Friday, January 23, 2015

The need for an opposition in a democracy

In this splendid talk, the sociologist Prof. André Béteille says that encouragement of dissent and opposition is the essential distinguishing feature of a democracy.  Dissent  and opposition are part of any society but in a democracy, they don't go underground but are acknowledged and encouraged. He says that in a democracy, one must learn to  live with a certain amount of disorder and learn to deal with them through discussion, debate and dialogue. It is better to allow free expression of dissent rather than be overtaken by a sudden explosion. In his book Anti-Utopia, he writes:
There is no way in which change can come about without the displacement of some norms and values by others. Nor do all conflicts over norms and values end by tearing apart the fabric of society; indeed, the suppression of such conflict may as easily lead to that outcome. It is important to acknowledge their presence and even their necessity, and to create and sustain institutions to negotiate them. This cannot be done by wishing present conflicts out of existence, or hoping for a future in which no conflicts will arise.
In 1957 Congress won the general election by a big margin and it also had power in all the states except Kerala. C. Rajagopalachari (popularly known as Rajaji)  was worried about the implications of the lack of  a strong opposition for the heath of Indian democracy. He thought that India needed a strong two-party system but he was initially reluctant to start a party because he  felt that he  was too old, had been a Congressman for long and was personally too close to Nehru.

He set out his views in an article (which  is given in Makers of Modern India where he said that without a strong opposition 'the semblance of democracy may survive but real parliamentary democracy will not be there' and 'government will inevitably become totalitarian'. He wrote:
In a democracy based on universal suffrage, government of the majority without an effective opposition is like driving a donkey on whose back you put the whole load in  one bundle. The two-party system steadies movement by putting a fairly equal load into each pannier. In the human body also, two eyes and two ears aid a person to place the objects seen and heard. A single-party democracy soon loses its sense of proportion. It sees, but cannot place things in perspective or apprehend all sides of a question.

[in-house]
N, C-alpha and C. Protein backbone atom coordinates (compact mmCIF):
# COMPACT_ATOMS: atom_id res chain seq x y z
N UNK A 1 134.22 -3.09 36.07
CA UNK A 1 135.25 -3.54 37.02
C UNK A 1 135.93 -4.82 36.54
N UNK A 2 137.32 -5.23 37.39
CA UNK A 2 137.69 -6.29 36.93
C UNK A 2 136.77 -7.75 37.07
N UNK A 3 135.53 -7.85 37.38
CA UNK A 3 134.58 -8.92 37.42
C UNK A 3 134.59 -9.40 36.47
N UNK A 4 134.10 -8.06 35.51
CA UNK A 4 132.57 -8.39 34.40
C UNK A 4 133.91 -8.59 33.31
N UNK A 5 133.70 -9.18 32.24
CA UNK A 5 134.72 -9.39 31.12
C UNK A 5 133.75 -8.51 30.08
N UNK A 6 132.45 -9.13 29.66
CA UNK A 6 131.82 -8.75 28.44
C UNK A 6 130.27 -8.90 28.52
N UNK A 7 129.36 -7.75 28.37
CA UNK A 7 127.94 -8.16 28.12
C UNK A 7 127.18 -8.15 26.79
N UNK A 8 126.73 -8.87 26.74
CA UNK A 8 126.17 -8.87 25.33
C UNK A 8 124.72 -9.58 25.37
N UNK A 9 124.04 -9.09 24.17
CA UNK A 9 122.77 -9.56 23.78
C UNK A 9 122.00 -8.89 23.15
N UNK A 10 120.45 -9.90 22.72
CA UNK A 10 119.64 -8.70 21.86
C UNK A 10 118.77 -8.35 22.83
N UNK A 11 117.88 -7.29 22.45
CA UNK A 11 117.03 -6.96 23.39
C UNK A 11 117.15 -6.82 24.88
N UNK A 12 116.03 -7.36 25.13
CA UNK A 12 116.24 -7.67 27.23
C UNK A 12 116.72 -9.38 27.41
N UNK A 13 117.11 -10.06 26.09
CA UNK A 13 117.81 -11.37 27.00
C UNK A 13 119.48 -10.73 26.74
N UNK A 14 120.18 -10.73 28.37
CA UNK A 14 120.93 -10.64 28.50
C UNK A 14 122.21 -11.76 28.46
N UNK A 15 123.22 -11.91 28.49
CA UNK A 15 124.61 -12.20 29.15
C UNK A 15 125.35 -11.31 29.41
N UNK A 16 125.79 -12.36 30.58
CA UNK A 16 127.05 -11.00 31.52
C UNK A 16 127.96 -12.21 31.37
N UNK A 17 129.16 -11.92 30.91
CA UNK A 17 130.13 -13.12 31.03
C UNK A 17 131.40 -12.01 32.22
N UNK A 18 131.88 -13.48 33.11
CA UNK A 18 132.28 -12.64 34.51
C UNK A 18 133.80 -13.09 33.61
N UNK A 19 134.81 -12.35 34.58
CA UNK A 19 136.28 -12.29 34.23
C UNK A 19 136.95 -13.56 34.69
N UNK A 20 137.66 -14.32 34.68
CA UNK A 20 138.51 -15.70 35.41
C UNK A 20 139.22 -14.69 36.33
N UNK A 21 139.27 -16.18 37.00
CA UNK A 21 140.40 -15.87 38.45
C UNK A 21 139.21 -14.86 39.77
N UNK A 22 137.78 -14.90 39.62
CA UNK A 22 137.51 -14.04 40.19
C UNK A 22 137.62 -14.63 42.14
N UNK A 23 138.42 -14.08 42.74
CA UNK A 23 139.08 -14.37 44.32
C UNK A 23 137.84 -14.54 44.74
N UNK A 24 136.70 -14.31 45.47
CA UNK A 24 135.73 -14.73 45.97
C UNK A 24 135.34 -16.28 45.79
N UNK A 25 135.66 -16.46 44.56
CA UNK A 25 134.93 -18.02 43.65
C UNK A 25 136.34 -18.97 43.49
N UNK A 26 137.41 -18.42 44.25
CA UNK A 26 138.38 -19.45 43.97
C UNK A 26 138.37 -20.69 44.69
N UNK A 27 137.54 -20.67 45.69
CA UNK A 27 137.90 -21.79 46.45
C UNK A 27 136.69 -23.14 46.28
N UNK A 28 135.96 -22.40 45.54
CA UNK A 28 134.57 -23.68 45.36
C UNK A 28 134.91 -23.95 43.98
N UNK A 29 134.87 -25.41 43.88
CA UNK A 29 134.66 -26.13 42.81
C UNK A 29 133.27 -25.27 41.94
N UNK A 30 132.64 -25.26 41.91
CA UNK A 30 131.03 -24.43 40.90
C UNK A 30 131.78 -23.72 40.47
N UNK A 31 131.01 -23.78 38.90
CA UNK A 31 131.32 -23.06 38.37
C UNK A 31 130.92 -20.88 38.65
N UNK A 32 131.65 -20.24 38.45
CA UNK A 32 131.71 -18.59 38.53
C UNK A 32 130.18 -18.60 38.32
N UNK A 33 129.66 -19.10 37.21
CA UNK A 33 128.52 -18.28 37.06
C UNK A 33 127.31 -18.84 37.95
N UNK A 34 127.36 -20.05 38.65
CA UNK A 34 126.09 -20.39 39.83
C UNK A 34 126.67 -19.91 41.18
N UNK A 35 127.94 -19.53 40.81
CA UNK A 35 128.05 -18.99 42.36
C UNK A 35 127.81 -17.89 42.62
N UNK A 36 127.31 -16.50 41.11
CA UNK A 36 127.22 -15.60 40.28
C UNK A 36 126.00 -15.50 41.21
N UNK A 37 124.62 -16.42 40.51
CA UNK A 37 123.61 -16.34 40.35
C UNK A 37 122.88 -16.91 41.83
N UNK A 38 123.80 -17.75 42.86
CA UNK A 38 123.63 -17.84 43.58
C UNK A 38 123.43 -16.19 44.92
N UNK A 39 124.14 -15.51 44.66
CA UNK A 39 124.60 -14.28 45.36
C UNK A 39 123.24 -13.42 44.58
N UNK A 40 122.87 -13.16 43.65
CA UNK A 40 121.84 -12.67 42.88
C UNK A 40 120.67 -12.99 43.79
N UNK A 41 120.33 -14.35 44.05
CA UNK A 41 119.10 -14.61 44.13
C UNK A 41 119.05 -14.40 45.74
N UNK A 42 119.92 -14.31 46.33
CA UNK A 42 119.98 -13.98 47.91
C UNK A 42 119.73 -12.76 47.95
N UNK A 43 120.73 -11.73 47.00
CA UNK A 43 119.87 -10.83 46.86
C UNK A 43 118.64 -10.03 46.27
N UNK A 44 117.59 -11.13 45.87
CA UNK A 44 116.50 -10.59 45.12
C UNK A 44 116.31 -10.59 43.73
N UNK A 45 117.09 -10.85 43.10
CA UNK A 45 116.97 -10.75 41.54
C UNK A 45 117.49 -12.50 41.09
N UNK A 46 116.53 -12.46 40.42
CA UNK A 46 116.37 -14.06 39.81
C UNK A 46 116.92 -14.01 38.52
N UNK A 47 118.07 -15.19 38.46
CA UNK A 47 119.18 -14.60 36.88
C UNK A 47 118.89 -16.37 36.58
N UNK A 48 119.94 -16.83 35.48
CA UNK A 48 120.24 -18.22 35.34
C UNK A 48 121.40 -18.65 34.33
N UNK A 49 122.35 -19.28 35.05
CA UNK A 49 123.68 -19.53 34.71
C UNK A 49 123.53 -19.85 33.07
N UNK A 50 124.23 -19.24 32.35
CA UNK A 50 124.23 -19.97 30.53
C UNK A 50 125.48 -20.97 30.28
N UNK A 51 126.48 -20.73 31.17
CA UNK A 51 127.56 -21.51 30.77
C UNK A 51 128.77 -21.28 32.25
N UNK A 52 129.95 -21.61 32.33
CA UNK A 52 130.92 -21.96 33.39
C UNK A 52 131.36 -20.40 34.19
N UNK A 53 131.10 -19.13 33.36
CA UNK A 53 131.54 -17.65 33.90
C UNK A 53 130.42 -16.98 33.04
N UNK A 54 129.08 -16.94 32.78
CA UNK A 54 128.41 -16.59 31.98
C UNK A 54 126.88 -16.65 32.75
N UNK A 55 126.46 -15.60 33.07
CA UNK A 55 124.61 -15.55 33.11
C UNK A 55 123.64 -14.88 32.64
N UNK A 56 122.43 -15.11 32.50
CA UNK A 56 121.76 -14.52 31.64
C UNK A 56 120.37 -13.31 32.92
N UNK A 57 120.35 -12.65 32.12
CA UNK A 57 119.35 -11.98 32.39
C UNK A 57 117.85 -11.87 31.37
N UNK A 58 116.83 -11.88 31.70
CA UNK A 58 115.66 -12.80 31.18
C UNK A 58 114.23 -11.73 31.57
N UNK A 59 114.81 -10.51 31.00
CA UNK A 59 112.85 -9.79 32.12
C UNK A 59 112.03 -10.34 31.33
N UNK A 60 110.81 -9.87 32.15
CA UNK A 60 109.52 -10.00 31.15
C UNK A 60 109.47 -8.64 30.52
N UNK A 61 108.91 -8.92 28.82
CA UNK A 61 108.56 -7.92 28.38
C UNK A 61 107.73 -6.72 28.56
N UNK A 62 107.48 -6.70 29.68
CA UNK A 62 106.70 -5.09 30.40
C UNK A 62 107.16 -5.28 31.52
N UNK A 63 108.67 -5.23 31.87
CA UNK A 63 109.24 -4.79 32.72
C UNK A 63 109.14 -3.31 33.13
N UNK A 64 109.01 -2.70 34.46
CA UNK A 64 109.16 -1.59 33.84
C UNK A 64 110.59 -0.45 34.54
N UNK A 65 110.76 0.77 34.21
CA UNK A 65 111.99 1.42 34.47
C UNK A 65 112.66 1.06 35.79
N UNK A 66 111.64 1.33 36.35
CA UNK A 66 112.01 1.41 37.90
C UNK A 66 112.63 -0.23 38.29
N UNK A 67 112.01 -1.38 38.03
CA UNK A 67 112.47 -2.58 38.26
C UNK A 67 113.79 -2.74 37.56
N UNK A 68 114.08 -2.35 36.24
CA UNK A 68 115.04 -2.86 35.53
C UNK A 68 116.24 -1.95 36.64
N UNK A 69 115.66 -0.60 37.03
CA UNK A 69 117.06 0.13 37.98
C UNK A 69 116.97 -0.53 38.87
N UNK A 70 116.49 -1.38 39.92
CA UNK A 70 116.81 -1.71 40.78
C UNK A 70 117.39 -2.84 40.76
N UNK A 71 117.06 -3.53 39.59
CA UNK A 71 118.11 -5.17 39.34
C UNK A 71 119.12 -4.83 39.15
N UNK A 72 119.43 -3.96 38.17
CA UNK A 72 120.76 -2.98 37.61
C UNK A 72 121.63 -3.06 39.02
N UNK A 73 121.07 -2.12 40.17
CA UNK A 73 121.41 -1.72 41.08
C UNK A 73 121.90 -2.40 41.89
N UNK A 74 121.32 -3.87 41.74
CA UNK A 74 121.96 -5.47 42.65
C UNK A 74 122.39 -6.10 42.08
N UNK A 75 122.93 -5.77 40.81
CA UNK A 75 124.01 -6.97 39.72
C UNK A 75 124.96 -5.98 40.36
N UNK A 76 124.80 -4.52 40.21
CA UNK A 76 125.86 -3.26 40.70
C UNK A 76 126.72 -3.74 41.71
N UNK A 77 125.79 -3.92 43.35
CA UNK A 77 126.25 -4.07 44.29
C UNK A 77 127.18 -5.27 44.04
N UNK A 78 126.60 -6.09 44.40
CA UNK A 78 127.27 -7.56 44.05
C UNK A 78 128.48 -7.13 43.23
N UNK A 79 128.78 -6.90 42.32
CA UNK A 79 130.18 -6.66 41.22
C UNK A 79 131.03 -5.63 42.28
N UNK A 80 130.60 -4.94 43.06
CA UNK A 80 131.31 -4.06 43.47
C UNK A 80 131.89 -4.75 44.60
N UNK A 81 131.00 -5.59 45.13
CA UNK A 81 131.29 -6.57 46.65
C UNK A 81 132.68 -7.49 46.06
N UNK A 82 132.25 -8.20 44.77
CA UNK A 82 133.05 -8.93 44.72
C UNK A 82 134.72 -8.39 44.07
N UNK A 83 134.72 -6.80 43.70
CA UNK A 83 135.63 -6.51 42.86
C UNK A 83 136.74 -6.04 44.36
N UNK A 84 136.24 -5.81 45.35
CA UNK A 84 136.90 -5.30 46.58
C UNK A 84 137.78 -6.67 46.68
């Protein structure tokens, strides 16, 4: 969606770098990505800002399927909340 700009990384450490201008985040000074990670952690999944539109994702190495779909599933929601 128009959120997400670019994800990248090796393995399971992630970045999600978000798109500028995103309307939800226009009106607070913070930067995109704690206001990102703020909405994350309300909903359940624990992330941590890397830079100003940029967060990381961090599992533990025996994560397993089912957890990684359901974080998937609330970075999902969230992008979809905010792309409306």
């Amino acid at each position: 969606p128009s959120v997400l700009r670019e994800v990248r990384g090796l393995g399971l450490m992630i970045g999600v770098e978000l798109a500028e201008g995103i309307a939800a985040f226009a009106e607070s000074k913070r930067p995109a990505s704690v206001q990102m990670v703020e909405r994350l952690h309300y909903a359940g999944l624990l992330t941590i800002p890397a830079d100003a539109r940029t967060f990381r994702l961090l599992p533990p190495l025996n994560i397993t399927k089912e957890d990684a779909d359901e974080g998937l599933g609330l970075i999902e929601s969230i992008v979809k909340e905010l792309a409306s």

Before the 1957 general elections, Jayaprakash Narayan, who had been campaigning for opposition parties, clarified his position in a letter to Nehru (quoted in Makers of Modern India).  He said that this was not because of any dislike of the Congress but because of certain principles:
According to parliamentary democracy theory it is not necessary for the opposition to be better than the ruling party. Equally bad parties in opposition are a check on one another and keep the democratic machine on track...[A]s a socialist my sympathies are all with the British Labour Party, but I concede that when Labour is in power the Conservatives perform a valuable democratic function without which the Labour government might become a menace to the people...between the two evils of absoluteness of power and a little increase in the strength of certain undesirable parties, the former was the greater evil...
If the fears of totalitarianism can be there with Nehru at the helm, it cannot be lesser under anyone else. The last time such a big majority for one side happened before the last general election was when Rajiv Gandhi came to power with an even bigger majority. At that time I was too young to know that this could be a problem. It is unlikely that evil lies solely in one group and virtue is the exclusive preserve of the other.  The salutary message from that time is that even with that kind of brute majority, it took only about thrree years for Rajiv Gandhi to feel the heat. People always seem to reach for the sun like Icarus and fall back to earth.

Ashis Nandy gives the reson for continuous opposition: 'Yesterday's dissent is often today's establishment and, unless resisted, becomes tomorrow's terror.' And if continuous opposition increases undesirable elements to the extent that democracy is hollowed out, we have to conclude that Ambedkar was right: '...if things go wrong under the new Constitution, the reason will not be that we had a bad Constitution. What we will have to say is that Man was vile.'

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